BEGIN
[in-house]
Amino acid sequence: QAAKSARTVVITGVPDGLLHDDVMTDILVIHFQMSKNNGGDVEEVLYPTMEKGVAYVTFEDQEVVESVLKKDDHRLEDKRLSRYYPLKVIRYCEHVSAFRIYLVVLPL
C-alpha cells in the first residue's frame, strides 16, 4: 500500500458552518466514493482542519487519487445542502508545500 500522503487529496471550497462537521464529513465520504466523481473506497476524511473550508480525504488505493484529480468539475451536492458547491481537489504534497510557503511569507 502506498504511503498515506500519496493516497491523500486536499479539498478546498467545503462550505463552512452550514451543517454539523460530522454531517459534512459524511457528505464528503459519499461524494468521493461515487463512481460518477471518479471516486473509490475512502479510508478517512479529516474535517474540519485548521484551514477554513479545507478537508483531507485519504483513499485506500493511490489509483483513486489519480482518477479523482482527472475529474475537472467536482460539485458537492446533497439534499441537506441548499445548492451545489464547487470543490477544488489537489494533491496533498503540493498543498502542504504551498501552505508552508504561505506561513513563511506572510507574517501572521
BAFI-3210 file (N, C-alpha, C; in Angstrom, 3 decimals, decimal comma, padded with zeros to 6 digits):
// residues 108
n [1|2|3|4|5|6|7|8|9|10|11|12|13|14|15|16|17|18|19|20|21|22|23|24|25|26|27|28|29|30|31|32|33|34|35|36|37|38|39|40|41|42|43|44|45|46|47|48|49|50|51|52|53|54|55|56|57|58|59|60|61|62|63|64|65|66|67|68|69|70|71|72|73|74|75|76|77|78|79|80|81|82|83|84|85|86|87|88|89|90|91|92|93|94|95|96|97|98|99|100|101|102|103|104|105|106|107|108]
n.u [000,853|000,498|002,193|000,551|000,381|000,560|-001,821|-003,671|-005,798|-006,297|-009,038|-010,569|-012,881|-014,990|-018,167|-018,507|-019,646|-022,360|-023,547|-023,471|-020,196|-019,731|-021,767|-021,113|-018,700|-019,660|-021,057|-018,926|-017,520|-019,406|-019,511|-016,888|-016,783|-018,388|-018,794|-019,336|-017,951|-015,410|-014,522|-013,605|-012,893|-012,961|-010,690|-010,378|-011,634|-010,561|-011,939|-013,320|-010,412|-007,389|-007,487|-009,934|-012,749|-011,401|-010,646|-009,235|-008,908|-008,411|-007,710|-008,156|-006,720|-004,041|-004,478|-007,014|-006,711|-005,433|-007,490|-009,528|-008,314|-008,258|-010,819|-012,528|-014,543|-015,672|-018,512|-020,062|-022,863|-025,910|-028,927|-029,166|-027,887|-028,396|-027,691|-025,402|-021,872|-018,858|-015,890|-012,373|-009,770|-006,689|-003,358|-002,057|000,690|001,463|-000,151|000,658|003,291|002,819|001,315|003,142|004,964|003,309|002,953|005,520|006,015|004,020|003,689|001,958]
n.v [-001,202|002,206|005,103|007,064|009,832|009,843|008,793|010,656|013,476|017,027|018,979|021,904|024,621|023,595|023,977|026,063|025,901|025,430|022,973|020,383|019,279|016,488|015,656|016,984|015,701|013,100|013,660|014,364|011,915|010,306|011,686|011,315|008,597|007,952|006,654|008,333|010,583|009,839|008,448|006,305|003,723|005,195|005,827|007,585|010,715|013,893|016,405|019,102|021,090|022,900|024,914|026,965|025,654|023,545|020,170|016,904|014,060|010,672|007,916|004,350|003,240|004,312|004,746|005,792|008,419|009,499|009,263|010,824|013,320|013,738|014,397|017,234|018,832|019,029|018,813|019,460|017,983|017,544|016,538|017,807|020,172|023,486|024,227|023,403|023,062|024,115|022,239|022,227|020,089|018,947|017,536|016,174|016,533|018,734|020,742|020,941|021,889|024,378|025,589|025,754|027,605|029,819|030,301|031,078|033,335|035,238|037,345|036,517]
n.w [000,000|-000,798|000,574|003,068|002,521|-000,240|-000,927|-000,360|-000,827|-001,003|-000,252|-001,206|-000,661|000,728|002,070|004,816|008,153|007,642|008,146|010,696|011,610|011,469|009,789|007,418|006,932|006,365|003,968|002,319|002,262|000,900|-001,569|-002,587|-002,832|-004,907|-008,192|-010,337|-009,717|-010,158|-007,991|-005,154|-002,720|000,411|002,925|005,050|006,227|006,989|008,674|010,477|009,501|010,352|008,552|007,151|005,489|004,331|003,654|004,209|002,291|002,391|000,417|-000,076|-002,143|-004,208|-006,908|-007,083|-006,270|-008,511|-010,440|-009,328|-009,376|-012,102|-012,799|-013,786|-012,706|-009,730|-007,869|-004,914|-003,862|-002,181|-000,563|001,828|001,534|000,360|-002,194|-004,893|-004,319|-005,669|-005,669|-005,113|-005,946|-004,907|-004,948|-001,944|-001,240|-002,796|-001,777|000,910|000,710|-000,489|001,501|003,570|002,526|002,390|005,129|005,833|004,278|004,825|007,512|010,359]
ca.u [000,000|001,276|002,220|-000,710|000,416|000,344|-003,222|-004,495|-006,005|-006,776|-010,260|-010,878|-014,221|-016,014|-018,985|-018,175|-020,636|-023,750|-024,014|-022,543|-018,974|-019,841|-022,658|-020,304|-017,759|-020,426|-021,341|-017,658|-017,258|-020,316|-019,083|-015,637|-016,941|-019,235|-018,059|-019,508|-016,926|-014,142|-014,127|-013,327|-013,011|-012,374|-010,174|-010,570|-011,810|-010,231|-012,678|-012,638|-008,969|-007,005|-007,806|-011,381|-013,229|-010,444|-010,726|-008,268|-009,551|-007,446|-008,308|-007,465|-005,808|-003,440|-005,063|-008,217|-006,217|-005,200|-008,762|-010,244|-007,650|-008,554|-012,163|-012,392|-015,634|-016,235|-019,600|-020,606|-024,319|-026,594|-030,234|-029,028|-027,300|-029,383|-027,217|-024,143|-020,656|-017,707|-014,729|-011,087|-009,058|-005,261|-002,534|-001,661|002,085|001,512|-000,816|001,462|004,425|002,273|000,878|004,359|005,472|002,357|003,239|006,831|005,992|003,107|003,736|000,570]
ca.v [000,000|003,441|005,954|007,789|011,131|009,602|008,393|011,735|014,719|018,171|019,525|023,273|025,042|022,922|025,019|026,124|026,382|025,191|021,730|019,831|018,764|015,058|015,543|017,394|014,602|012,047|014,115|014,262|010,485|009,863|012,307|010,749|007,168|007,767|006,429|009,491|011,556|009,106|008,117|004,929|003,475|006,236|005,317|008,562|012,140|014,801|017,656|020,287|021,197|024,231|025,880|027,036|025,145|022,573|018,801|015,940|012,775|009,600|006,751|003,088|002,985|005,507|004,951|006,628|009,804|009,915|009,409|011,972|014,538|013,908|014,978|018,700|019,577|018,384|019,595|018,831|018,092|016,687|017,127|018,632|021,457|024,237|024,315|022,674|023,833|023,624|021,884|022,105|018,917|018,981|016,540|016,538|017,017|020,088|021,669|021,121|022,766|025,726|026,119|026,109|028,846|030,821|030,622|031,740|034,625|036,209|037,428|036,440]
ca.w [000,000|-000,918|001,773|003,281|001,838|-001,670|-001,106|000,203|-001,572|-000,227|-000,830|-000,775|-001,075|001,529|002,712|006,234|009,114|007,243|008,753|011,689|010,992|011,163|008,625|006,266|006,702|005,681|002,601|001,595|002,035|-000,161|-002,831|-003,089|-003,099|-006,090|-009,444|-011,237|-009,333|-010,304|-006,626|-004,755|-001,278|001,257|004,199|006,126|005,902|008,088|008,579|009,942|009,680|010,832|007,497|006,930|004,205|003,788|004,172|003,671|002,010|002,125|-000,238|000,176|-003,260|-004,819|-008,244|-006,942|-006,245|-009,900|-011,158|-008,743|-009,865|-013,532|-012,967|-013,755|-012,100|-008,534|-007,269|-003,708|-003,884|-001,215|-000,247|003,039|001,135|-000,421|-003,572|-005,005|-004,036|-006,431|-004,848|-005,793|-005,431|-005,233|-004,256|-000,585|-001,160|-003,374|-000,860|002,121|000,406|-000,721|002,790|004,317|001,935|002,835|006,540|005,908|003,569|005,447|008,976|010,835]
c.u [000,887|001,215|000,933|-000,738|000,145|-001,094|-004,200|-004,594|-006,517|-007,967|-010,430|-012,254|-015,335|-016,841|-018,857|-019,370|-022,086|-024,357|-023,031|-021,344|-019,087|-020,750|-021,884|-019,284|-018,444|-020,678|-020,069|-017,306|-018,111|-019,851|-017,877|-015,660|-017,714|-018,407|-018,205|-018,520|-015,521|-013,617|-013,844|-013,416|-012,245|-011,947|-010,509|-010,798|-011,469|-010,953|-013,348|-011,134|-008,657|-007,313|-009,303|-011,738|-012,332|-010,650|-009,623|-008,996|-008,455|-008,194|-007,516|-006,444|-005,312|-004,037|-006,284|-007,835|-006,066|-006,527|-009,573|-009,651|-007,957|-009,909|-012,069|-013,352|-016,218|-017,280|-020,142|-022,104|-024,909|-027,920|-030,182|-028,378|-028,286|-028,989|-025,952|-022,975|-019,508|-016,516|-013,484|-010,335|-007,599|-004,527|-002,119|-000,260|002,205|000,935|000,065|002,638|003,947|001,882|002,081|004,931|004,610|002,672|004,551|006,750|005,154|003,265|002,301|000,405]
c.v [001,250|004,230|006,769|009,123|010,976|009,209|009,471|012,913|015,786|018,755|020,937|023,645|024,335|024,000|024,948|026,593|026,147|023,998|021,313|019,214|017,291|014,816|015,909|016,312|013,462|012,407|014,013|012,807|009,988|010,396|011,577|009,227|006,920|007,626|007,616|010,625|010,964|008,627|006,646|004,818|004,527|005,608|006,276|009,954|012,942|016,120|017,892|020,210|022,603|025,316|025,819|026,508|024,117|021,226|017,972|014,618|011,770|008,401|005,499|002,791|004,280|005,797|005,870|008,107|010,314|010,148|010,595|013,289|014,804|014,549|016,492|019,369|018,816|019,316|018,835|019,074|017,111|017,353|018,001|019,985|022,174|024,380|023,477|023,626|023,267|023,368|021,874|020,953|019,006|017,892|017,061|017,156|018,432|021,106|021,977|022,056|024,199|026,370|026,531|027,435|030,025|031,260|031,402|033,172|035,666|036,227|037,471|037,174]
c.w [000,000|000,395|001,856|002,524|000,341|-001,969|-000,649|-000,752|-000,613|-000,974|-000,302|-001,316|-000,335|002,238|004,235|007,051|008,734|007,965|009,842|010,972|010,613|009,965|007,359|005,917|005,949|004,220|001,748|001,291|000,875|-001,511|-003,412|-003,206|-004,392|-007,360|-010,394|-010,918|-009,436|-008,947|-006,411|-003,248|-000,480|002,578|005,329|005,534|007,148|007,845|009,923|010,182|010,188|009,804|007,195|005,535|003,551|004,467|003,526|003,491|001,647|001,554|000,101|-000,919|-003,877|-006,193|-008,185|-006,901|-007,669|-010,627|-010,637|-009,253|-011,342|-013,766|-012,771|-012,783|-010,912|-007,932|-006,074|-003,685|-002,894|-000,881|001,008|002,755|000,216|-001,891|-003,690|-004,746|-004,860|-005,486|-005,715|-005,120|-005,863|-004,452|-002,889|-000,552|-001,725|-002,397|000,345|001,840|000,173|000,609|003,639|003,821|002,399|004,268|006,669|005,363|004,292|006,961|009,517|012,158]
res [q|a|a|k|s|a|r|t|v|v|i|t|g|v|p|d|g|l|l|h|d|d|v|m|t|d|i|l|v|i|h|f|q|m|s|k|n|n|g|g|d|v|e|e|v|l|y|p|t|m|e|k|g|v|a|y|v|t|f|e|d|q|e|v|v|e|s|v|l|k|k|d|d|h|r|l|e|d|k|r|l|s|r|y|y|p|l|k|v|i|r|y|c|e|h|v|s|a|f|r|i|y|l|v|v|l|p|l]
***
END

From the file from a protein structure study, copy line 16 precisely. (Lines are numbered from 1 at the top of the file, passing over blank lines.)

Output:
res [q|a|a|k|s|a|r|t|v|v|i|t|g|v|p|d|g|l|l|h|d|d|v|m|t|d|i|l|v|i|h|f|q|m|s|k|n|n|g|g|d|v|e|e|v|l|y|p|t|m|e|k|g|v|a|y|v|t|f|e|d|q|e|v|v|e|s|v|l|k|k|d|d|h|r|l|e|d|k|r|l|s|r|y|y|p|l|k|v|i|r|y|c|e|h|v|s|a|f|r|i|y|l|v|v|l|p|l]